Jack Morris hurls the Twins to a World Series Ring
The full, nine-inning shutout has become a rarity in modern baseball. The full, 10-inning one has always been something special.
For a pitcher to hurl a 10-inning shutout in the regular season is impressive, in the postseason it has added weight. What about in a deciding, winner-take-all scenario such as Game 7 of the World Series?
There's not much room to draw comparisons of Morris' outing on October 27, 1991. Taking into account the performance, as well as the gravity of the circumstance, it's not a stretch to call it the greatest pitching performance in World Series history.
Sure, Morris gave up seven hits and allowed two walks, and, yes, he only struck out eight batters. Those numbers look pretty weak when compared to some of the performances in this slideshow already. Think about the gravity of the situation though. It was Game 7 and the two teams, the Atlanta Braves and the Minnesota Twins, were scoreless through the entire nine innings.
Those that watched Derek Holland pitch his own masterpiece last night probably noticed that Holland worked a bit quicker following the Mike Napoli home run in the sixth. Holland seemed to gain confidence when his lead went from the always tenuous one-run lead to a more comfortable four-run cushion.
On this night in 1991, Jack Morris never threw a pitch while enjoying a lead. Every time he reared back and threw a pitch—all 126 times through 10 nail-biting innings—Morris released the ball knowing that a mistake could result in him losing the lead and consequently the entire World Series. He worked with zero room for error, and he did so with a level of poise that seems almost unmatchable.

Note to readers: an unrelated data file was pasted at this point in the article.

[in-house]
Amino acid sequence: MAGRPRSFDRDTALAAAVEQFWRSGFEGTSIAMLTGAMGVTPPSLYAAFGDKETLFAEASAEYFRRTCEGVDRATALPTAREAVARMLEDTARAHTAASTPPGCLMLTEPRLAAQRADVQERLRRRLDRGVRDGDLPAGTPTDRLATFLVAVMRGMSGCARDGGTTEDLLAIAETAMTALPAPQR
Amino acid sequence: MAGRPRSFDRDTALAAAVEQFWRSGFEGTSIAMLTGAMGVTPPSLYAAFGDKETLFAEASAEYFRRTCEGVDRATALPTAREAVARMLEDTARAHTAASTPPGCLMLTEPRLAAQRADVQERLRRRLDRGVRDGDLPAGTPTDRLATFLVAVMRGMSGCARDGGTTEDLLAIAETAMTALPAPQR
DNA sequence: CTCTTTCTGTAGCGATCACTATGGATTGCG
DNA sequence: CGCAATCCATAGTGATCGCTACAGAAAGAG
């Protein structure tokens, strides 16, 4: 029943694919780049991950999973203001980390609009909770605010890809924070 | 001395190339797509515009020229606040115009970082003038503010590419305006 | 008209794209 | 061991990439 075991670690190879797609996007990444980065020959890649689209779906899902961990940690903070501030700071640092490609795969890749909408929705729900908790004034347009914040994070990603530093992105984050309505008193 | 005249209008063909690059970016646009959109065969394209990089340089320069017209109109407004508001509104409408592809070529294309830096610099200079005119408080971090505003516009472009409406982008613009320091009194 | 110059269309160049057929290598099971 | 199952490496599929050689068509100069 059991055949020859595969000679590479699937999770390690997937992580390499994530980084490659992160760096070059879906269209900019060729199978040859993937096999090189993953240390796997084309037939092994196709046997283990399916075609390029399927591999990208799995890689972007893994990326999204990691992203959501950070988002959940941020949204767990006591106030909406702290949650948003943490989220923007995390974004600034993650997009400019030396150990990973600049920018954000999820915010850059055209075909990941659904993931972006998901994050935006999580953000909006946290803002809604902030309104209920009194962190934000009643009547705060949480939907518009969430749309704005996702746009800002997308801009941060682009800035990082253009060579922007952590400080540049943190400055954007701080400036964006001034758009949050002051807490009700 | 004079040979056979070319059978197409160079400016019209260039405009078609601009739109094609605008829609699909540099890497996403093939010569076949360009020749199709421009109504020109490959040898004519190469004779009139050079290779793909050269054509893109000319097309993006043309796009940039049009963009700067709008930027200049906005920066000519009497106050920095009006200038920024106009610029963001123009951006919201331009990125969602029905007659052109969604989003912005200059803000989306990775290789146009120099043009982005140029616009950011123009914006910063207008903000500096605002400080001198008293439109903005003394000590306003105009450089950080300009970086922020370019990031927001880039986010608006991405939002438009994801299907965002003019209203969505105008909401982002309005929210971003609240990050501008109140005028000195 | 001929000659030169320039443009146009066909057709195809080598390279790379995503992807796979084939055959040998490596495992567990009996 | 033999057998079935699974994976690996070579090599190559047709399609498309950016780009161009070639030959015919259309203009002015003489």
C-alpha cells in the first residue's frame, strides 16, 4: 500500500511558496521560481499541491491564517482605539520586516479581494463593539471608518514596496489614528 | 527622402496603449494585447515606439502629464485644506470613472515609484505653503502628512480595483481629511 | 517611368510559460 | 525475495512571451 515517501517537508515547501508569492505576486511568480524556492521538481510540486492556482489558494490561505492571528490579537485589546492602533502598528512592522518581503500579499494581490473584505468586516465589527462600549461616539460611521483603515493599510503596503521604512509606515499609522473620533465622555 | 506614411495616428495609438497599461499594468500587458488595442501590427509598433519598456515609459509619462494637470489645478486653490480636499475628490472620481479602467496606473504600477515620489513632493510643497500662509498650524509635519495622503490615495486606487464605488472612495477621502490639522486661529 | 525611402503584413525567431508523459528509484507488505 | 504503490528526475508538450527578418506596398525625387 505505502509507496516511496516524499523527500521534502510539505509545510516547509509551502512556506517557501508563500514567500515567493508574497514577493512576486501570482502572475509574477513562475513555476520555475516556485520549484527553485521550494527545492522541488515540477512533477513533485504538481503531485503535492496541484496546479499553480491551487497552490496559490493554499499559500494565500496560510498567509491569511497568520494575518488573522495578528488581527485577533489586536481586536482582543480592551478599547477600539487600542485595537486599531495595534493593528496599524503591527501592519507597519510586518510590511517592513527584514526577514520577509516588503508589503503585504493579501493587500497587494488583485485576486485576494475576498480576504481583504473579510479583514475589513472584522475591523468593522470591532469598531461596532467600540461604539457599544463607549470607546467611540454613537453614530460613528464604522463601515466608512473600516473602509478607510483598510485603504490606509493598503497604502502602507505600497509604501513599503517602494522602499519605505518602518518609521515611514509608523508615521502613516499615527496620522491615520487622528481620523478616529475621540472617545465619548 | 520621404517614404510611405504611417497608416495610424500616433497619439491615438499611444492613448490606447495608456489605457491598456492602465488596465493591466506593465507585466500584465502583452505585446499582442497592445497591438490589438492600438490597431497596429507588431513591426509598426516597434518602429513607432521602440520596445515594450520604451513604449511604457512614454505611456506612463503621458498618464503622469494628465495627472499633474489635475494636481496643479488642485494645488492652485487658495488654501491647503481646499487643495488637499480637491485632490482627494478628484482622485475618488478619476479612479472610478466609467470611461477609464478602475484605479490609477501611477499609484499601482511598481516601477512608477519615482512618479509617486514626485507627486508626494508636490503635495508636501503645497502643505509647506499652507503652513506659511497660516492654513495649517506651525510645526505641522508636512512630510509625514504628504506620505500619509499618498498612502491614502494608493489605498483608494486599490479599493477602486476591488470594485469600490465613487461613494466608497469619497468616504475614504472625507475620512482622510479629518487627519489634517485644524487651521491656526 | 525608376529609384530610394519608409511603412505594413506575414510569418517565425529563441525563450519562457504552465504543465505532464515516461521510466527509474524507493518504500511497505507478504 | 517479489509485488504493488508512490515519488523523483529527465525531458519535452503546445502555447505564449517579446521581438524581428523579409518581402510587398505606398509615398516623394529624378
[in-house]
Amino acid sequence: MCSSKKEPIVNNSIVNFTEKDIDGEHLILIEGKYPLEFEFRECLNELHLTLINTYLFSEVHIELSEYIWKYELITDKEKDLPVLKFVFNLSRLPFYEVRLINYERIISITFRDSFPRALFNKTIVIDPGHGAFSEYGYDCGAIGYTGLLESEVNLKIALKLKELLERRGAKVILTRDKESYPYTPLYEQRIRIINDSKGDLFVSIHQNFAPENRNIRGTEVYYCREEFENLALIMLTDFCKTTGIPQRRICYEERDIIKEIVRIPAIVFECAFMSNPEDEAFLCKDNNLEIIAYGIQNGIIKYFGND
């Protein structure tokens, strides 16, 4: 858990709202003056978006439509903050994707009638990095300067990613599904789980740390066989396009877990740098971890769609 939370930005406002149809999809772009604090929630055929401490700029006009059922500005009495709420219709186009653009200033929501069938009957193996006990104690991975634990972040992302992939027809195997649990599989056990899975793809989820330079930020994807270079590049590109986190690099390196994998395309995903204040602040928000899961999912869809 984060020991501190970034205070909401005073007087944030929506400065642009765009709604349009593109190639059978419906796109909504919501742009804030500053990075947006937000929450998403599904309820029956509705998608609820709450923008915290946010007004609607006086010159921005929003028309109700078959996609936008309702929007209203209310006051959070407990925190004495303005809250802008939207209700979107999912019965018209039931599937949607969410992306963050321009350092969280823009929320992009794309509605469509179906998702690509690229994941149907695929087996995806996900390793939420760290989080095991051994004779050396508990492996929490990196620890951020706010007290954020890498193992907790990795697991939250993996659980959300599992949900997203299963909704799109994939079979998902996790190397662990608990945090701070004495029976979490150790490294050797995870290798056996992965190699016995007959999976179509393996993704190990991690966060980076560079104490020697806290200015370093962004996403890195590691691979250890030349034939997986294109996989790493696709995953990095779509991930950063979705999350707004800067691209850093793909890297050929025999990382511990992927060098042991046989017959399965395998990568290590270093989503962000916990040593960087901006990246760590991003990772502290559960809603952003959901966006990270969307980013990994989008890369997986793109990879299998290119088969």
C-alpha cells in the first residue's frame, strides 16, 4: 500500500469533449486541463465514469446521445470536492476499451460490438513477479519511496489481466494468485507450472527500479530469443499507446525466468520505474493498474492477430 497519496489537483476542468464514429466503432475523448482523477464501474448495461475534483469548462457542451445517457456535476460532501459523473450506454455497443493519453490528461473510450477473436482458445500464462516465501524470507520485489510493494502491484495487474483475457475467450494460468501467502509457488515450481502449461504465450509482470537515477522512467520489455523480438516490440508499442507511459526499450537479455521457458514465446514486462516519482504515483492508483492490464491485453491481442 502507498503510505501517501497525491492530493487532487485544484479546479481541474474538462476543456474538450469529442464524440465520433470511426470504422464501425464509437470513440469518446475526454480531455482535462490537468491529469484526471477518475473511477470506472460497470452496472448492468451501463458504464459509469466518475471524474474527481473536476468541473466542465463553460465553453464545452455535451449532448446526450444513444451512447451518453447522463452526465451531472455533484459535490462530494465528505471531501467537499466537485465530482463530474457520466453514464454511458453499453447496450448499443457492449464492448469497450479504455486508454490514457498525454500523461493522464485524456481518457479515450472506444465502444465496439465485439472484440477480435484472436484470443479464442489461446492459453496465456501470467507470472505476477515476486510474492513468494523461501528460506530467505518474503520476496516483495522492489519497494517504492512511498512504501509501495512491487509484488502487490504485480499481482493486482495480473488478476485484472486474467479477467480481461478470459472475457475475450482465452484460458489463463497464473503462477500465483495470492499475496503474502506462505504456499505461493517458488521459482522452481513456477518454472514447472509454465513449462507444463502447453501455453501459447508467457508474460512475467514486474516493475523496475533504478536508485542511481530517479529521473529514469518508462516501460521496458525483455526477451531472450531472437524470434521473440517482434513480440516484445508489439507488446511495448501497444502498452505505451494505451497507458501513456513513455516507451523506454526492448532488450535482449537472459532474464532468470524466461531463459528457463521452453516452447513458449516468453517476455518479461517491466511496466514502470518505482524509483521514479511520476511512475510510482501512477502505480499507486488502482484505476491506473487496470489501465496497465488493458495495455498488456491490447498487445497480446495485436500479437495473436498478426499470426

In five of the 10 innings Morris had to operate with runners on base. In the eighth inning he induced Braves first baseman Sid Bream to hit into a double play with one out and the bases loaded. Morris operated in this fashion while Braves starter John Smoltz was performing a near perfect imitation for the Braves.
When Morris wiggled out of his bases-loaded and one-out jam in the top of the eighth with a double play, it was only natural that in the bottom of the eighth Smoltz found himself in his own one-out, bases-loaded jam. Up stepped Twins first baseman Kent Hrbek, and Smoltz, in the interest of maintaining his mirror image performance, induced an inning-ending double play as well. It was that kind of night in Minnesota.
Eventually the Twins would break through and score a game-winning, World Series-winning run in the bottom of the 10th. It was a single by pinch hitter Gene Larkin that scored Twins left fielder Dan Gladden as the Twins walked off with the win and Morris waltzed into some of the most hallowed ground of baseball history.